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Access Type

Open Access Thesis

Document Type


Degree Program

Electrical & Computer Engineering

Degree Type

Master of Science in Electrical and Computer Engineering (M.S.E.C.E.)

Year Degree Awarded


Month Degree Awarded



In recent years with the exponential growth in web-based applications the amount of data generated has increased tremendously. Quick and accurate analysis of this 'big data' is indispensable to make better business decisions and reduce operational cost. The challenges faced by modern day data centers to process big data are multi fold: to keep up the pace of processing with increased data volume and increased data velocity, deal with system scalability and reduce energy costs. Today's data centers employ a variety of distributed computing frameworks running on a cluster of commodity hardware which include general purpose processors to process big data. Though better performance in terms of big data processing speed has been achieved with existing distributed computing frameworks, there is still an opportunity to increase processing speed further. FPGAs, which are designed for computationally intensive tasks, are promising processing elements that can increase processing speed. In this thesis, we discuss how FPGAs can be integrated into a cluster of general purpose processors running iterative algorithms and obtain high performance.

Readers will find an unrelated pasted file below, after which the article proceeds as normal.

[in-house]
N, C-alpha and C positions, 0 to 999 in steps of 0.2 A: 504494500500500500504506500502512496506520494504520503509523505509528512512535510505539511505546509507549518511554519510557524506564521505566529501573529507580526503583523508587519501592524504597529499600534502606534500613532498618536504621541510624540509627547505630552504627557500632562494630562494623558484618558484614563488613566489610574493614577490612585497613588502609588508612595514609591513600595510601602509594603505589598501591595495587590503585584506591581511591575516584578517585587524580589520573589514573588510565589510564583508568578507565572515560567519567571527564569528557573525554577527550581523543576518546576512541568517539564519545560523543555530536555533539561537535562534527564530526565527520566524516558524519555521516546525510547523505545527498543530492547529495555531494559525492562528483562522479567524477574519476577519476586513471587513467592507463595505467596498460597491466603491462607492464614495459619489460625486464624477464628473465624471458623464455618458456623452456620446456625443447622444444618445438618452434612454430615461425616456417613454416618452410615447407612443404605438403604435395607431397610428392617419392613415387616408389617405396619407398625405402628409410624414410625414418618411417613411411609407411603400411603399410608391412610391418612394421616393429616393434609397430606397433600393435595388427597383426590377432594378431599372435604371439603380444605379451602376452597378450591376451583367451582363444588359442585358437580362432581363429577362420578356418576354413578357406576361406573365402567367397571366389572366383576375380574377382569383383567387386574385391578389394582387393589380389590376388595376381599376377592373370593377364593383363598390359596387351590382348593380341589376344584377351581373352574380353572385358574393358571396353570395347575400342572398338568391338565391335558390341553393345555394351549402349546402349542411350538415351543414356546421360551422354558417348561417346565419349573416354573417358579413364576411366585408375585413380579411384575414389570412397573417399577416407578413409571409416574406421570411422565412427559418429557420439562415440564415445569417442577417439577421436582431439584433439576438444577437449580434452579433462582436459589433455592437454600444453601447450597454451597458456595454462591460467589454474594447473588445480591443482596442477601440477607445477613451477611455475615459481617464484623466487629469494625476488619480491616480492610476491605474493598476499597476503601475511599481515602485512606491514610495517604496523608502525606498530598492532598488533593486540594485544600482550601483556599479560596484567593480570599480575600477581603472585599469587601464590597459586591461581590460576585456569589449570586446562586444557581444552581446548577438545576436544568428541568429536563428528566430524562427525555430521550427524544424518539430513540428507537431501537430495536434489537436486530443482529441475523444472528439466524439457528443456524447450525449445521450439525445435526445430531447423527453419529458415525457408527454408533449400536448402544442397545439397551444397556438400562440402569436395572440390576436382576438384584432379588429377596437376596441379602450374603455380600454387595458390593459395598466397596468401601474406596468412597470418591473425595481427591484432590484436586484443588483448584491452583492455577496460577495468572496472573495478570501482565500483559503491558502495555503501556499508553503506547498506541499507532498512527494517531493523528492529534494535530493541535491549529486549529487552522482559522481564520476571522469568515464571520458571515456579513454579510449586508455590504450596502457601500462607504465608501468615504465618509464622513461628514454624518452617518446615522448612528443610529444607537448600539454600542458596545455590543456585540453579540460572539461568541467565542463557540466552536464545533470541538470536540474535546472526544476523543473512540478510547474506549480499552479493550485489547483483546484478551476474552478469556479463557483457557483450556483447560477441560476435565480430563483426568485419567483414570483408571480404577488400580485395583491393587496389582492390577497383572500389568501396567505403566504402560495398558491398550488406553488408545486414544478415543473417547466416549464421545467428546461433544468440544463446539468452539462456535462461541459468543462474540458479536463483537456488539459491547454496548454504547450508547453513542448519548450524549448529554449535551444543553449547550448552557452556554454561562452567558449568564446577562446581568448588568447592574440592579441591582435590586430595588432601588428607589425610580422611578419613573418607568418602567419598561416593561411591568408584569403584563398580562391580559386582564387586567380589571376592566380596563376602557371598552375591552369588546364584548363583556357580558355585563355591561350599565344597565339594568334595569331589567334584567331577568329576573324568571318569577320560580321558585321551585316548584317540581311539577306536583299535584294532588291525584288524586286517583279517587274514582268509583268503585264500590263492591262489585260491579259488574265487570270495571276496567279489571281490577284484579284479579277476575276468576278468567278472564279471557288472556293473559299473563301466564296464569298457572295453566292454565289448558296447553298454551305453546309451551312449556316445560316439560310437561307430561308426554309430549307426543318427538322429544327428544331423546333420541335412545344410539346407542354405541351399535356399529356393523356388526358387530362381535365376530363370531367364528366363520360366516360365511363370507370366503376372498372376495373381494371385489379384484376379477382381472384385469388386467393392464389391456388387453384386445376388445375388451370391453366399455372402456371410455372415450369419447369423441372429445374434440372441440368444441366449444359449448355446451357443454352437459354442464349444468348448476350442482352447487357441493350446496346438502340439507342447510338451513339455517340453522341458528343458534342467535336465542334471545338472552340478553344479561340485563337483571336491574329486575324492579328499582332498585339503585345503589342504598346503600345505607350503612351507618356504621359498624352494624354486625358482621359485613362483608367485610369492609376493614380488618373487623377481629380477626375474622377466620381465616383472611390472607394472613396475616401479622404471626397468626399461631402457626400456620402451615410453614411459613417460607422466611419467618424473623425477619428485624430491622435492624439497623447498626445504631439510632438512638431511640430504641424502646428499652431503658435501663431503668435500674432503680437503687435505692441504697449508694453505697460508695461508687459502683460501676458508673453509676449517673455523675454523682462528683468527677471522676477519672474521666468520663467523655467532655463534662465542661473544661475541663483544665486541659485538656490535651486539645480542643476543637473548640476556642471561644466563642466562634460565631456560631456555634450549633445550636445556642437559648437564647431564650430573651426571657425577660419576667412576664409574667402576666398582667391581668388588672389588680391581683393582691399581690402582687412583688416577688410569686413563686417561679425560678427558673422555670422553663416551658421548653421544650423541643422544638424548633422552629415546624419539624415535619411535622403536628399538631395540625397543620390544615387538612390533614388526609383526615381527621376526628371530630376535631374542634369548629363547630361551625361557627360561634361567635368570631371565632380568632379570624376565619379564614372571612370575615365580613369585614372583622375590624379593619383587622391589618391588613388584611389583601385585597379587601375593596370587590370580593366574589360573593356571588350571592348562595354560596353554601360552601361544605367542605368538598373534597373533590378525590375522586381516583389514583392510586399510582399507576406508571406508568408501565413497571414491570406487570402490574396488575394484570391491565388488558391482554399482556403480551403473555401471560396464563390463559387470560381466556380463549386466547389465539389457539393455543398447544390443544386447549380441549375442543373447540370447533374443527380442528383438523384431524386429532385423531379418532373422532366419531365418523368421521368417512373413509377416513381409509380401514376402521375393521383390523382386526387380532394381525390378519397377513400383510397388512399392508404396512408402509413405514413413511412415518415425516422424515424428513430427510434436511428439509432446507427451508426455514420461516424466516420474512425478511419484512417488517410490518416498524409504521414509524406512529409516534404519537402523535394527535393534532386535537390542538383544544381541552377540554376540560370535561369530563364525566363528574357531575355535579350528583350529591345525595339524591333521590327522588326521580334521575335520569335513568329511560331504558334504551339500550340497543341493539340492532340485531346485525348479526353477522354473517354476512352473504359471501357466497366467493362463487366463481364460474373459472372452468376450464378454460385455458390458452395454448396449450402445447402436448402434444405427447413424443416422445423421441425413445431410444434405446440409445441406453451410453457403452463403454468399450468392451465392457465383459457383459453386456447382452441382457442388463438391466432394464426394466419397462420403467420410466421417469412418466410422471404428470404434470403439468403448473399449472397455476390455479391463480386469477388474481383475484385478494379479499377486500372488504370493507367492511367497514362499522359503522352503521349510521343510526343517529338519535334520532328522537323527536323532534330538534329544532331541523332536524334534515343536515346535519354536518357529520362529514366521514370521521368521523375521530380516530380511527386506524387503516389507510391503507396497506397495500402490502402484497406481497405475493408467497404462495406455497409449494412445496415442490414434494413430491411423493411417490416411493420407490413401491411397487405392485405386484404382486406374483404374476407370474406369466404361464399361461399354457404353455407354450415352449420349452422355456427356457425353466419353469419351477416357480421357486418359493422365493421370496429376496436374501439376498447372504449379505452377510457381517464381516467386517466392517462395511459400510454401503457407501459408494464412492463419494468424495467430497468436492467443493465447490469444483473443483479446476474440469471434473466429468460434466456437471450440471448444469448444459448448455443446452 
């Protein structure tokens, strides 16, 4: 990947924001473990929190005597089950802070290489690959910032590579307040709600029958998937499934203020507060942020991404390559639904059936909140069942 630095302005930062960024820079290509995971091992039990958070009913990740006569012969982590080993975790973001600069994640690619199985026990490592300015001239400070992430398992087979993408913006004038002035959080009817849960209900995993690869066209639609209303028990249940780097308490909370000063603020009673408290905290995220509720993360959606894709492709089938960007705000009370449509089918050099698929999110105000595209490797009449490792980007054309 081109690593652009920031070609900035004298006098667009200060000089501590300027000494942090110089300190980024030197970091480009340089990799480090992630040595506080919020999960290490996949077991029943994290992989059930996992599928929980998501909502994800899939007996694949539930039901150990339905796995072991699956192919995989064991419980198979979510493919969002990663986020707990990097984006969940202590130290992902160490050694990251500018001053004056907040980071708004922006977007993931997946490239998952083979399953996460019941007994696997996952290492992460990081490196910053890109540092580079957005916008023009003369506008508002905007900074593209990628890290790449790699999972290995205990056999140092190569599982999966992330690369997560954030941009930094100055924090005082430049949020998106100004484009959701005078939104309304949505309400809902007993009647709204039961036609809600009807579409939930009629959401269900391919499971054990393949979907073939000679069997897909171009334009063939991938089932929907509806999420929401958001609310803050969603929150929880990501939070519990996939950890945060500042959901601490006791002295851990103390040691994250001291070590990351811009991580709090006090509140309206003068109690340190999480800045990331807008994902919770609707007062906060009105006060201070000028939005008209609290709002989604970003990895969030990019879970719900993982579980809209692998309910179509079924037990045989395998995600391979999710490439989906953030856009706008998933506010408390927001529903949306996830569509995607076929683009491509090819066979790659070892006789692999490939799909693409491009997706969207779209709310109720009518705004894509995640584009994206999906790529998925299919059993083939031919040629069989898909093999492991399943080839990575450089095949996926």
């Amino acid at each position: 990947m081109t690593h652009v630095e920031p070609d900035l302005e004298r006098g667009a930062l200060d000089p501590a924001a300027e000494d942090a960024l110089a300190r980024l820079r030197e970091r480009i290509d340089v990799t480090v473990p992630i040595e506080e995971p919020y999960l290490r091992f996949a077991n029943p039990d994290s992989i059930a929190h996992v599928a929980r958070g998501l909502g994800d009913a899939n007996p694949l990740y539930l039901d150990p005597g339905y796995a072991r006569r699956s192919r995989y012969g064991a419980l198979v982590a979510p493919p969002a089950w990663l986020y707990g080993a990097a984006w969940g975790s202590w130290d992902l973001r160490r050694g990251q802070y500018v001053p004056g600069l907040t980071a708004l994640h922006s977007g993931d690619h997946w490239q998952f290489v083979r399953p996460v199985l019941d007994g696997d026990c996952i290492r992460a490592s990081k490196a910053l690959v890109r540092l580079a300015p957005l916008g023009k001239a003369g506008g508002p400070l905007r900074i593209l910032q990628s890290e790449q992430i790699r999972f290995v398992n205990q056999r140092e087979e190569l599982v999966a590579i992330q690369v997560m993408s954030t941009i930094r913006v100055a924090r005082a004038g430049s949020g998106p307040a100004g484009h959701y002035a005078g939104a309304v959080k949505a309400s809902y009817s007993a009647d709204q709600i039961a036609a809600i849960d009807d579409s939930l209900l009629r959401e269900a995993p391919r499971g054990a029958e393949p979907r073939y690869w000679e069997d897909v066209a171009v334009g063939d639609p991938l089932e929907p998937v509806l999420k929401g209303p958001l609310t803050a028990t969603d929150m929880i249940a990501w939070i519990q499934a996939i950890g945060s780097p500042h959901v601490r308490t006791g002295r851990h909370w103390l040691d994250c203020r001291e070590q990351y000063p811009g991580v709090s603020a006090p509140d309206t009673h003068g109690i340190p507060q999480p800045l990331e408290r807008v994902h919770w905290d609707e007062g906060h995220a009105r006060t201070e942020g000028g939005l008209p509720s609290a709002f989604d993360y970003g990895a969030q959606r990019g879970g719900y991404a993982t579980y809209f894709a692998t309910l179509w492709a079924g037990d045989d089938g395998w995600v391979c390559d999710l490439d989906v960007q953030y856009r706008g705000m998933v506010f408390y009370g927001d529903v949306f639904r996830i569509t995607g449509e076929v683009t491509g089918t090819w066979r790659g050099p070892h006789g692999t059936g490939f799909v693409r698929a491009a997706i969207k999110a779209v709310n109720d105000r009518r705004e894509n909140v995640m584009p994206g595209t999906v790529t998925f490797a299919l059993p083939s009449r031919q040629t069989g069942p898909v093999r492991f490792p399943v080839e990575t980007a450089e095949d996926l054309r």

In this thesis, we designed a heterogeneous cluster comprised of FPGAs and CPUs and ran various benchmarks such as PageRank, Katz and Connected Components to measure the performance of the cluster. Performance improvement in terms of execution time was evaluated against a homogeneous cluster of general purpose processors and a homogeneous cluster of FPGAs. We built multiple four-node heterogeneous clusters with different configurations by varying the number of CPUs and FPGAs.

We studied the effects of load balancing between CPUs and FPGAs. We obtained a speedup of 20X, 11.5X and 2X for PageRank, Katz and Connected Components benchmarks on a cluster cluster configuration of 2 CPU + 2 FPGA for an unbalancing ratio against a 4-node homogeneous CPU cluster. We studied the effect of input graph partitioning, and showed that when the input is a Multilevel-KL partitioned graph we obtain an improvement of 11%, 26% and 9% over randomly partitioned graph for Katz, PageRank and Connected Components benchmarks on a 2 CPU + 2 FPGA cluster.


First Advisor

Russell G Tessier

Second Advisor

Lixin Gao

Third Advisor

David Irwin